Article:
Cape Byron Marine Park

Julian Rocks – A Marine Sanctuary Not To Be Missed

The variety of fish must be seen to be believed

According to a story from the Bundjalung people a jealous husband threw his spear at the canoe of his wife and her lover. The canoe broke in two and sank to the bottom of the ocean. Only the back and the front of the boat stuck out of the water, creating a rock formation just 2.5 km off shore.

Named by Captain Cook in 1776, Julian Rocks in Byron Bay consists of ancient sedimentary rock, remains of a volcanic eruption more than 20 million years ago. It is an extension of Cape Byron separated by water and forms a most unique marine reserve, providing shelter and food for more than 500 tropical and temperate fish species alone!

A green turtle comes up to say hello

From the 1st of December 2002 Julian Rocks has become part of the Cape Byron Marine Park and in May 2006 the new Marine Park zoning plan has come into action which amongst other things means that an area of 1500m around Julian Rocks has become a Sanctuary Zone for most of the year. This will hopefully see fish stocks replenish and give the critically endangered Grey Nurse Sharks some well deserved additional protection.

Not only does Julian Rocks provide resting and nesting grounds for many seabirds, such as seagulls and cormorants, underneath the water is an invisible world with abundant marine life present.

The grey nurse shark - totally harmless and critically endangered

With water temperatures and currents changing throughout the year there are many seasonal visitors. The grey nurse sharks come to Julian Rocks during the winter months, presumably to breed. Although these sharks look ferocious with their mouths slightly opened and their teeth sticking out, it is perfectly safe to dive with them.

In spring the blue tang pays Julian Rocks a visit. This is a fish, which can be easily distinguished by its blue body and bright yellow tail. Schools of big-eye trevally are most common in summer.

The docile leopard sharks can be seen on almost every dive during mid-summer when the waters are warmest. The spotted patterns on their skin gives them their name. Most of the time they lie resting on the sand, but if you are lucky you can see them swimming, moving their long tail slowly.

The graceful white-spotted eagle ray

In summer and early autumn manta rays cruise elegantly through the waters surrounding the rock. Sometimes feeding and definitely curious they are fantastic to encounter.

And then there are of course the ‘regulars’ like different species of wobbegong sharks, turtles, cuttlefish (family of the octopus), schools of white spotted eagle rays, egg-cowry shells, moray eels, banner fish, giant guitar fish and shovel-nose rays. Sometimes there are so many fish around, you can hardly see where you are going. Not to mention all sessile animals (attached to substrate) like tunicates, colourful sponges, both hard and soft corals, giving you the feeling you are floating through some beautifully landscaped underwater garden.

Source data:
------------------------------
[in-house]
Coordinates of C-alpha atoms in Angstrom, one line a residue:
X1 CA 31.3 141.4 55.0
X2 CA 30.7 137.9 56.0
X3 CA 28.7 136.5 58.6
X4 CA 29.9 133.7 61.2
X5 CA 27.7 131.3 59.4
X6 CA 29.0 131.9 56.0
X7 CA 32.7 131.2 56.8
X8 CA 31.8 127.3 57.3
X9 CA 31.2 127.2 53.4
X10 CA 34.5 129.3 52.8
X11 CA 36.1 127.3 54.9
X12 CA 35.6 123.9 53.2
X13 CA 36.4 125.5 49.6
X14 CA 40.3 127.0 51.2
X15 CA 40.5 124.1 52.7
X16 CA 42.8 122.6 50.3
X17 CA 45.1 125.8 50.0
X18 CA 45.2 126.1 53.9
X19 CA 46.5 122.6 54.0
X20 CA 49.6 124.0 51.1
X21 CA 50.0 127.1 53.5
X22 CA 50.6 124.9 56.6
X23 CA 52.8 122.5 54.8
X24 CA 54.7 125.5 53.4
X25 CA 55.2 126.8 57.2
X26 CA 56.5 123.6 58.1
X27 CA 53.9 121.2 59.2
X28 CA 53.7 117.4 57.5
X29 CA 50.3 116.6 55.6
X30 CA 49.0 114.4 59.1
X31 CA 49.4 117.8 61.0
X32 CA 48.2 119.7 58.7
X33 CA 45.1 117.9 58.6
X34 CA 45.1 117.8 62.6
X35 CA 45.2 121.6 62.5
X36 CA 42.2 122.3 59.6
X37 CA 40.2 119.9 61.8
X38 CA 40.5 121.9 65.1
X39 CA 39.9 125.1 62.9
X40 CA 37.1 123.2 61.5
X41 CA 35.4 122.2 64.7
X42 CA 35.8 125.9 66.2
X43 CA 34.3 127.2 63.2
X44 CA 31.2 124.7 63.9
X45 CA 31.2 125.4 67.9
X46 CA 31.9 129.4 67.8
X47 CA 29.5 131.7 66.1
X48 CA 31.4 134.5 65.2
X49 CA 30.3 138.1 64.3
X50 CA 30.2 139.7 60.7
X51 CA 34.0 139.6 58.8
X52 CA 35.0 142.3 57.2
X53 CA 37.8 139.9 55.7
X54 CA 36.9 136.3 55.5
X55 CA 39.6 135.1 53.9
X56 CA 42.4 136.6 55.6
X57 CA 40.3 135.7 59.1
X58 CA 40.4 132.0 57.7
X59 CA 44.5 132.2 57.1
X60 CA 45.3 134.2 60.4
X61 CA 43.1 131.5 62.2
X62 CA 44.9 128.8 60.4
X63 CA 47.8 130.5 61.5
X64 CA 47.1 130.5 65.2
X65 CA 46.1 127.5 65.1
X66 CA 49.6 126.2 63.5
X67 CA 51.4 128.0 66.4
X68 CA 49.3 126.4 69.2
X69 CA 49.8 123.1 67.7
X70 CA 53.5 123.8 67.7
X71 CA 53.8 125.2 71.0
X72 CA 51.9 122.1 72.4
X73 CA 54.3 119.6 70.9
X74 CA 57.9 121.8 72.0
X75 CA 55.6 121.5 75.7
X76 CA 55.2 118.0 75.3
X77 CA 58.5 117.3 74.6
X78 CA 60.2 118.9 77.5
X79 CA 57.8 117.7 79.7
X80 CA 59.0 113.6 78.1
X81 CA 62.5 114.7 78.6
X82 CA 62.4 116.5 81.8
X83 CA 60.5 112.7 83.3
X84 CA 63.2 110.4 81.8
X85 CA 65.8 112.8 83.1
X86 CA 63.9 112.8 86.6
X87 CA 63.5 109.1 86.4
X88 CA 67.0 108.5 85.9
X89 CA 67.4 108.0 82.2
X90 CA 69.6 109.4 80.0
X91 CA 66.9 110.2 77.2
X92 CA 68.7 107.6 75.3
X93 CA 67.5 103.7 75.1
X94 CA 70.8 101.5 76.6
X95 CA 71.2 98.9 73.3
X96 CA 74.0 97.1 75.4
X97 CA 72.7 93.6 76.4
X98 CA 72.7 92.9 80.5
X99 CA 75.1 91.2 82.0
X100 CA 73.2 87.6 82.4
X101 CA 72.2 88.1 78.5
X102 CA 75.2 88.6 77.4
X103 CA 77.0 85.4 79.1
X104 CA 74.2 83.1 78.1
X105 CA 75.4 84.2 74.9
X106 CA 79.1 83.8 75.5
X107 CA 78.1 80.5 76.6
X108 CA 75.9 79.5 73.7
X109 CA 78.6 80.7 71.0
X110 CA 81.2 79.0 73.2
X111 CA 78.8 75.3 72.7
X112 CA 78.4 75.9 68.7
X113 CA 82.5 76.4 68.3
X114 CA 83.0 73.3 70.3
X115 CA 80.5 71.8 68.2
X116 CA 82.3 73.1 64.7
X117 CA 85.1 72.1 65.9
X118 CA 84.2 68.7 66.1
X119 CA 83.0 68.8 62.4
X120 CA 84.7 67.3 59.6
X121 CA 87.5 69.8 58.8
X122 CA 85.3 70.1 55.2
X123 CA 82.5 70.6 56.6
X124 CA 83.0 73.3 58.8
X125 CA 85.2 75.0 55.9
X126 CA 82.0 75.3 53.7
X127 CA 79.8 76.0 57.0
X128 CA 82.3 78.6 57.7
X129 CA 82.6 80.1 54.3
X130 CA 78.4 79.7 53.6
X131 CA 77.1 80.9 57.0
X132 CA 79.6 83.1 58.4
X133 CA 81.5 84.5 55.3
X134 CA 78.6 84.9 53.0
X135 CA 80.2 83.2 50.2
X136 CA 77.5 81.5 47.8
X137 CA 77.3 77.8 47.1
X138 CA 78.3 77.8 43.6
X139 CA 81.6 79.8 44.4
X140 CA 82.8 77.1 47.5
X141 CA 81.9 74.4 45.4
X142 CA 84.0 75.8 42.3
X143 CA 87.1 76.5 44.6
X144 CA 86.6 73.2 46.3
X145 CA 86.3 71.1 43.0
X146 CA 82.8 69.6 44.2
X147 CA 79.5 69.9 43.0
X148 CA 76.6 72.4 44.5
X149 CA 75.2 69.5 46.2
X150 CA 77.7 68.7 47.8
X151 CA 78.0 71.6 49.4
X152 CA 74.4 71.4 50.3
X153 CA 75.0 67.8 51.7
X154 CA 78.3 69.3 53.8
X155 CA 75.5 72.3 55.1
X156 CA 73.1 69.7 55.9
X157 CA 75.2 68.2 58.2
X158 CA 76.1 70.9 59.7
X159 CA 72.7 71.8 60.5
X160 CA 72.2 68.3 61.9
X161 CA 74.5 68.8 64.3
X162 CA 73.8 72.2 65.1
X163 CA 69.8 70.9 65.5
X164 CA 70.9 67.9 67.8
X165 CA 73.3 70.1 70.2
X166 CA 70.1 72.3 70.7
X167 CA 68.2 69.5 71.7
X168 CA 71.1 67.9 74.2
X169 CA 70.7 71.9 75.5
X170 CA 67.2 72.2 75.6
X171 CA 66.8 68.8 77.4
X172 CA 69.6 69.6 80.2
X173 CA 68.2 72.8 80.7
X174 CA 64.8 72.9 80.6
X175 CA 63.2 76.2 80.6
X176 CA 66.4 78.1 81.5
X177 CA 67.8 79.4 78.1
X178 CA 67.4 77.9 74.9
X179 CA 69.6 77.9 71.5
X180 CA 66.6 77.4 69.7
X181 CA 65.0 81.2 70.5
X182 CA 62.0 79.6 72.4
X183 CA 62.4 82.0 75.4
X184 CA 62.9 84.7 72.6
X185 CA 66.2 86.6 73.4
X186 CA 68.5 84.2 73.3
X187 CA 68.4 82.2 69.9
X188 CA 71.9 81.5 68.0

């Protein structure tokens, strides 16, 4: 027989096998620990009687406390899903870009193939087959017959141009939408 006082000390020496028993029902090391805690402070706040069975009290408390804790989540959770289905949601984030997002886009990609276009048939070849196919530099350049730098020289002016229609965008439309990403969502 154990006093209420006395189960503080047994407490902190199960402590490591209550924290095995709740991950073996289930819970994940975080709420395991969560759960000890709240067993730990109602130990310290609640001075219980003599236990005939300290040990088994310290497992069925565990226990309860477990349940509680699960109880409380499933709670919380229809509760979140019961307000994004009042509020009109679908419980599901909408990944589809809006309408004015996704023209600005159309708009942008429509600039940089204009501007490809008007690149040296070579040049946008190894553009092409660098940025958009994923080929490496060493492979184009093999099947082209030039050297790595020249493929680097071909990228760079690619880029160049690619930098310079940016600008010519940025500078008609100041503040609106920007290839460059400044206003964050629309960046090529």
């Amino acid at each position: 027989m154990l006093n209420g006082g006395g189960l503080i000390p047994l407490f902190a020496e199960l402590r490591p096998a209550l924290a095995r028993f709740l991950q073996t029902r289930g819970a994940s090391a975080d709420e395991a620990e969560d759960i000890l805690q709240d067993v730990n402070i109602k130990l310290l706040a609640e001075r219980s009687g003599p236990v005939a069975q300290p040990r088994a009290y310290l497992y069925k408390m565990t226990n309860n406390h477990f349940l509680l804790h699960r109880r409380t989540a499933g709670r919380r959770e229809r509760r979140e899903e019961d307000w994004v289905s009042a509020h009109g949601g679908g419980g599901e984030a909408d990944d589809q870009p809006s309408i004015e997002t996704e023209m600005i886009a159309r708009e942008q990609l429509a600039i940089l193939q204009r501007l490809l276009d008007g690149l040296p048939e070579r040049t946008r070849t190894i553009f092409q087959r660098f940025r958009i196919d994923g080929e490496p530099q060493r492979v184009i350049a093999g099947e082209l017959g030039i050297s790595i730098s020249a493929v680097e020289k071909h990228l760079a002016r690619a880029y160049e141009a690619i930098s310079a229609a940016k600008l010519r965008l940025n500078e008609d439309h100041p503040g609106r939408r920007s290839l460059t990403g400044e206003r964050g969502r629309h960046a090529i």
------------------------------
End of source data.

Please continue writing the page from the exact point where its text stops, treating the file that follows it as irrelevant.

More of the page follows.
A colourful nudibranch - its gills are on the back

The Rock also forms a home for rare species such as the leaf scorpion fish, the pineapple fish with bioluminescent organs under its eyes, the shy blue devil fish, white banded anemone fish and a species of nudibranch previously thought not present in Australian waters: Noumea labouti. (A nudibranch is a colourful underwater snail without a shell, carrying its respiratory organ on its back)

The interaction of tropical and temperate species makes every dive an exhilarating adventure. The three minute boat trip to the rock is almost as exciting: surfing the waves sometimes accompanied by playful dolphins. From May till September the Humpback whales come past Byron Bay and can easily be spotted from the boat. With water temperatures up to 25 degrees Celsius and visibility of 20 meters at most times there is really nothing to complain about.

The amazing cuttlefish - always changing colours

Fortunately the dive operators in Byron Bay also realise the value of this Aquatic Reserve. Moorings have been put in place and are taken care of, so destructive anchors are not needed. And since there are only a limited number of commercial vessel launching licences available, no over-diving can take place.

All different dive sites around Julian Rocks are equally impressive and offer dives that are spectacular for the novice and the very experienced underwater explorer!

The friendly blue gropers are many divers favourites

Julian Rocks Marine Reserve is only a few minutes boat ride from the Main Beach. Tropical and temperate currents meet here, resulting in an unique mixture and incredible abundance of marine life.

Other spectacular dive sites around Byron Bay include Spot X, Mackerel Bowl, Cape Pinnacles and Middle Reef.

Julian Rocks Map

This picture is courtesy of Simon Hartley , Associate Lecturer at the Southern Cross University in Lismore. Please note that this picture is copyrighted and permission should be sought from Simon before downloading or using it.

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